A recurring question over the last few decades, not only in Europe but in much of the developed world, is: Why has economic growth slowed? This recent slowdown seems very different from the explicable and, in many ways, anticipated fall in growth rates following the rapid catch-up growth after World War II. The experience of the 21st century – growth rates of GDP per capita falling to 1% or even to 0% – seems to imply that something has gone wrong within the European economy.
Looking at the situation from afar, I am less certain that this represents some kind of failure of policy or direction. The decline in economic growth rates is consistent across the developed world. The U.S., Canada, South Korea and Japan, among others, have also experienced notable drops in their growth rates in the last two decades. Compared to Europe, some of these – the U.S. and Canada – still have higher growth rates, while others – Japan, in particular – seem to be stuck with the same anemic growth that European policymakers and economists worry about.
One can be tempted to look for global reasons for this, as it affects so many nations with such different economic histories; China’s entry to world trade is an obvious point of emphasis here. But I am less certain that Europe and the rest of the developed world are living through some kind of persistent global shock related to innovation or poor policy. Rather, I think what we see in these areas is the consequence of being rich and having already experienced rapid growth in the past. We are the grandchildren that Keynes (1932) speculated over in his essay, living in an economy that can fulfill material needs for nearly everyone, and leaving us open to make choices that may not translate to rapid economic growth.
The standard ways that we examine economic growth are not equipped to deal with that. Textbook models of economic growth (including one that I wrote) presume that the productivity growth driving growth rates in the long run is persistent. Robert Solow took that productivity growth rate as a given, but even when Paul Romer and others developed theories to explain that productivity growth rate, a defining feature of those models was the delivery of a constant growth rate of productivity in the long run. Nearly every paper on economic growth written in the last 40 years is built to deliver a “balanced growth path” that implies that growth rates of the mid- to late 20th century will go on forever. Hence, the recent slowdown in growth appears to be an anomaly.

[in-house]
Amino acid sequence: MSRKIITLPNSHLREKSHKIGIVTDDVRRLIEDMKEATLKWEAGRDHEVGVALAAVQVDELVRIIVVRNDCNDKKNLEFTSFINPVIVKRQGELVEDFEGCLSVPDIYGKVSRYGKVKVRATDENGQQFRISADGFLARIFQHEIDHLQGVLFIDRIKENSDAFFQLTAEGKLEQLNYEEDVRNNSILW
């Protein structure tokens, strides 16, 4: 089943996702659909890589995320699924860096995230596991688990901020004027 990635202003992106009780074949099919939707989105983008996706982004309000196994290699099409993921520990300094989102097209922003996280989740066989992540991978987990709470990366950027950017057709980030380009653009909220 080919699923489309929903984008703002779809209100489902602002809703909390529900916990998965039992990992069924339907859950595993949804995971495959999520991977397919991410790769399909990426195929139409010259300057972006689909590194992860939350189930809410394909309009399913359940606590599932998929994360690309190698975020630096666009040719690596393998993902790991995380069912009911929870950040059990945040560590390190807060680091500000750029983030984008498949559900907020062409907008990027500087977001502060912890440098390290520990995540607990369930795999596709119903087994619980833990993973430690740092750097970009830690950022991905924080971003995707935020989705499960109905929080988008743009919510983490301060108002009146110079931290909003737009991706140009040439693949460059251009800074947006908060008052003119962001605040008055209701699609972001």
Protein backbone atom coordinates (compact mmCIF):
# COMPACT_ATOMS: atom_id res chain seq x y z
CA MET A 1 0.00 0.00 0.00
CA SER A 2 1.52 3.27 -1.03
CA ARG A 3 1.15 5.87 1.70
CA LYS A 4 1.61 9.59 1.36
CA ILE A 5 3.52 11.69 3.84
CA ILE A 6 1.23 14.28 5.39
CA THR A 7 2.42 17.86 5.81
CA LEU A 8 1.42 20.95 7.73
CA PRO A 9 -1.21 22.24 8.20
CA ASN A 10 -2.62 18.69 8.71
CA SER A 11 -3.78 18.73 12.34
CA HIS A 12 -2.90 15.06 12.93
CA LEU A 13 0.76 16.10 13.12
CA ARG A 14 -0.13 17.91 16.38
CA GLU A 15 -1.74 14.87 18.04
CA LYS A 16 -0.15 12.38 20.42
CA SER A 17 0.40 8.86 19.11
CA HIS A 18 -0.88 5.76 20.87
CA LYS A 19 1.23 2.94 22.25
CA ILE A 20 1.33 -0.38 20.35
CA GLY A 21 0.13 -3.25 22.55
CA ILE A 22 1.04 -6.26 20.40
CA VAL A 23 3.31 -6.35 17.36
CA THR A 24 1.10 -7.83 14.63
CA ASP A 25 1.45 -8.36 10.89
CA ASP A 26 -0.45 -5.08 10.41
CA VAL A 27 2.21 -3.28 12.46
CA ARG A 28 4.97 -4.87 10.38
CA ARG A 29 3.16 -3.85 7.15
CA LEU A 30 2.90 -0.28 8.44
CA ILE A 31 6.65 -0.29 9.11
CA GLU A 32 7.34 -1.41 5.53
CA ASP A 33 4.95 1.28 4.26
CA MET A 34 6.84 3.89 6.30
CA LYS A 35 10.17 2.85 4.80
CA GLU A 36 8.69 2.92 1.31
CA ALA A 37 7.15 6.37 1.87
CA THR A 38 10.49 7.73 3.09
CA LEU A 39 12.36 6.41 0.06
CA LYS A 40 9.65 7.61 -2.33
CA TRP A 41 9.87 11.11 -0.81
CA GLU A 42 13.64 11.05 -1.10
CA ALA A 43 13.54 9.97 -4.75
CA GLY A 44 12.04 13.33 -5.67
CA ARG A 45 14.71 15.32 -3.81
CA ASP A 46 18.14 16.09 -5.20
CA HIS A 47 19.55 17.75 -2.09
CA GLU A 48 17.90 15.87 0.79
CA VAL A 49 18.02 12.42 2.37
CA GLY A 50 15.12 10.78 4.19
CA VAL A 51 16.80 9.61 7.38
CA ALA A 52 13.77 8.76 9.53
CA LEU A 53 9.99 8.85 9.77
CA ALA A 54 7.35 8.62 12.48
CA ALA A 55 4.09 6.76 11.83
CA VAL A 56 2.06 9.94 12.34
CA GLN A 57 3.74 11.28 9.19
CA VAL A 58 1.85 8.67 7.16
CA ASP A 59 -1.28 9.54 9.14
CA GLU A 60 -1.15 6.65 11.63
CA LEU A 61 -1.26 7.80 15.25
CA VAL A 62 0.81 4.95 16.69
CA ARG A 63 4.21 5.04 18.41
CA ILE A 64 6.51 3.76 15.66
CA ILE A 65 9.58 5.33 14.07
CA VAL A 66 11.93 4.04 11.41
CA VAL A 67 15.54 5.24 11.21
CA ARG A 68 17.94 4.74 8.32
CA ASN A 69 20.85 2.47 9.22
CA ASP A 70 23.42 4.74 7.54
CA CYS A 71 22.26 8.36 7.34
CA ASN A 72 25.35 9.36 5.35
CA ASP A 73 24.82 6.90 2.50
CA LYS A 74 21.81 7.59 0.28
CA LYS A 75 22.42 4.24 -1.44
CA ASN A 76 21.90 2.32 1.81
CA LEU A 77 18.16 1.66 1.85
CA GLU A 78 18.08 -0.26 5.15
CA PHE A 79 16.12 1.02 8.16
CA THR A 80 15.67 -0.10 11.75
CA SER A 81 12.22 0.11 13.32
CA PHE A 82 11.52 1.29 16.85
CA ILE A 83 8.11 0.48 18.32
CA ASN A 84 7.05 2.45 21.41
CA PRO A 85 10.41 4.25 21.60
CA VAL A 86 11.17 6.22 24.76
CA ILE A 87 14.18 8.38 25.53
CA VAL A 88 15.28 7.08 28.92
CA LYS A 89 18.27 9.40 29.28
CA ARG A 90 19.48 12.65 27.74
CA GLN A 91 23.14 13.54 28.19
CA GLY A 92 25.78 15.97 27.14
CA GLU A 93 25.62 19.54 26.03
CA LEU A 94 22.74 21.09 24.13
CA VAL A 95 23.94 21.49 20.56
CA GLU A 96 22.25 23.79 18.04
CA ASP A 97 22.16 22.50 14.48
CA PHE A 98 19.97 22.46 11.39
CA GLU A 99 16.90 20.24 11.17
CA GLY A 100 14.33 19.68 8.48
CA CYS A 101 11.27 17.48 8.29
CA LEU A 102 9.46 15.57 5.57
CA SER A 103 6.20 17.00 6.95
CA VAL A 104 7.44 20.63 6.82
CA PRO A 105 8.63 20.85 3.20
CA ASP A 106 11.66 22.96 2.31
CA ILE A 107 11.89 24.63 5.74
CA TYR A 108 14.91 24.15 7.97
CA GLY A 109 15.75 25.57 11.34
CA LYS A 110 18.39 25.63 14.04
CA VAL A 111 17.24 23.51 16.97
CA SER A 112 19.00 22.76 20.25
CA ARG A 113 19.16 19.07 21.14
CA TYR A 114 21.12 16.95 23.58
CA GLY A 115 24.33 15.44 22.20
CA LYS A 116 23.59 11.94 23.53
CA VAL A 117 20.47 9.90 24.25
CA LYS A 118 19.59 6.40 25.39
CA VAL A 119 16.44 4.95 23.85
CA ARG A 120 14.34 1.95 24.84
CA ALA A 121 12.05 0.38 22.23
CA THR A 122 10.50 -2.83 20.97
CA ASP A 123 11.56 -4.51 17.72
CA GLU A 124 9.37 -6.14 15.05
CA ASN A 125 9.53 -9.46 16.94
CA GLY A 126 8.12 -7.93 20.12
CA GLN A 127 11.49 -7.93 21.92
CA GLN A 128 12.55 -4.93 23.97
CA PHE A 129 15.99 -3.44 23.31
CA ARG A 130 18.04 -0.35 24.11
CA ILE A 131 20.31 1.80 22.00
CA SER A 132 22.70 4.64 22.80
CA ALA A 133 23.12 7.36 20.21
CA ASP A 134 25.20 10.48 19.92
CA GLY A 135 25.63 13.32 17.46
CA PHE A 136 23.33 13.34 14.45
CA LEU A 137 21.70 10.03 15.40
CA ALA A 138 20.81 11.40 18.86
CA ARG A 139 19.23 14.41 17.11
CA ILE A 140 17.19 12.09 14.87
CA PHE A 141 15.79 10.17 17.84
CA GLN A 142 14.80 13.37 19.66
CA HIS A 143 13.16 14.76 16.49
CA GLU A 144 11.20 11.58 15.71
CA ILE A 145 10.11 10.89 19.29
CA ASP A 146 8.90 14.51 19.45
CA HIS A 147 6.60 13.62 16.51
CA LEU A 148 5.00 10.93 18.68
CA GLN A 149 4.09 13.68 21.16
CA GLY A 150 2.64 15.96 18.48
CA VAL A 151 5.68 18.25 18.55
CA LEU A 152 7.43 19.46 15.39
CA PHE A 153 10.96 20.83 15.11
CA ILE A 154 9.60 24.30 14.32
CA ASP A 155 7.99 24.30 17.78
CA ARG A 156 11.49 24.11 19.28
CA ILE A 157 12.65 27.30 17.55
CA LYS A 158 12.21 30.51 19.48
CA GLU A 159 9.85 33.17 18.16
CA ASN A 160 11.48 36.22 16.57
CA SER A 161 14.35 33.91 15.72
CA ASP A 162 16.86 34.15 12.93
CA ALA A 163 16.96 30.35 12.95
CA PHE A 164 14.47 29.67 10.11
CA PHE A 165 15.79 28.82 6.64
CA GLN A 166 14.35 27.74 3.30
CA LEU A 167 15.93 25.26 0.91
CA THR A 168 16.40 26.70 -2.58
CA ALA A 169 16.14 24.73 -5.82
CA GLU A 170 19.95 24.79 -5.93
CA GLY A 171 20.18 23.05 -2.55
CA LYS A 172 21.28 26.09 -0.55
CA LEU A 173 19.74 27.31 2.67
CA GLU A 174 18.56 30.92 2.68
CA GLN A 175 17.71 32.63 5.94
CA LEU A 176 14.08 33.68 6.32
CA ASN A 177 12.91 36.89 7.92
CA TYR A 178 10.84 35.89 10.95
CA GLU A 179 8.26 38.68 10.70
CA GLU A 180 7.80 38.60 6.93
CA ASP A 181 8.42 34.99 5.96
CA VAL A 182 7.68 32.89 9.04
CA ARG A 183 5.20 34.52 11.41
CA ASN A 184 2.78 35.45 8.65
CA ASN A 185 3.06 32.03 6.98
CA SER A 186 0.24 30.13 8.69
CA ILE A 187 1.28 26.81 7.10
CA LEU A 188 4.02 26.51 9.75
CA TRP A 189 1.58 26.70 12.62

What would economic growth look like if we no longer presume that growth must be constant? It is useful to take seriously the process of structural change and what it implies about demand for the output of different industries – food, clothing, housing, transportation, health care, etc. – and how that interacts with productivity growth in those industries to determine aggregate economic growth.
The demand for different industries is subject to both income and substitution effects. In Europe’s recent economic past, living standards were much lower and the influence of income effects on demand across industries was likely more salient. The most obvious case of this is the transition out of agriculture. Europe (like essentially every other economy) gained productivity in agriculture that lowered the relative price of food but notably shifted workers, capital and spending into non-agricultural industries like manufacturing as people demanded appliances, cars and better housing with the money they saved. As manufacturing tended to have rapid productivity growth rates, this accelerated economic growth during the middle of the 20th century.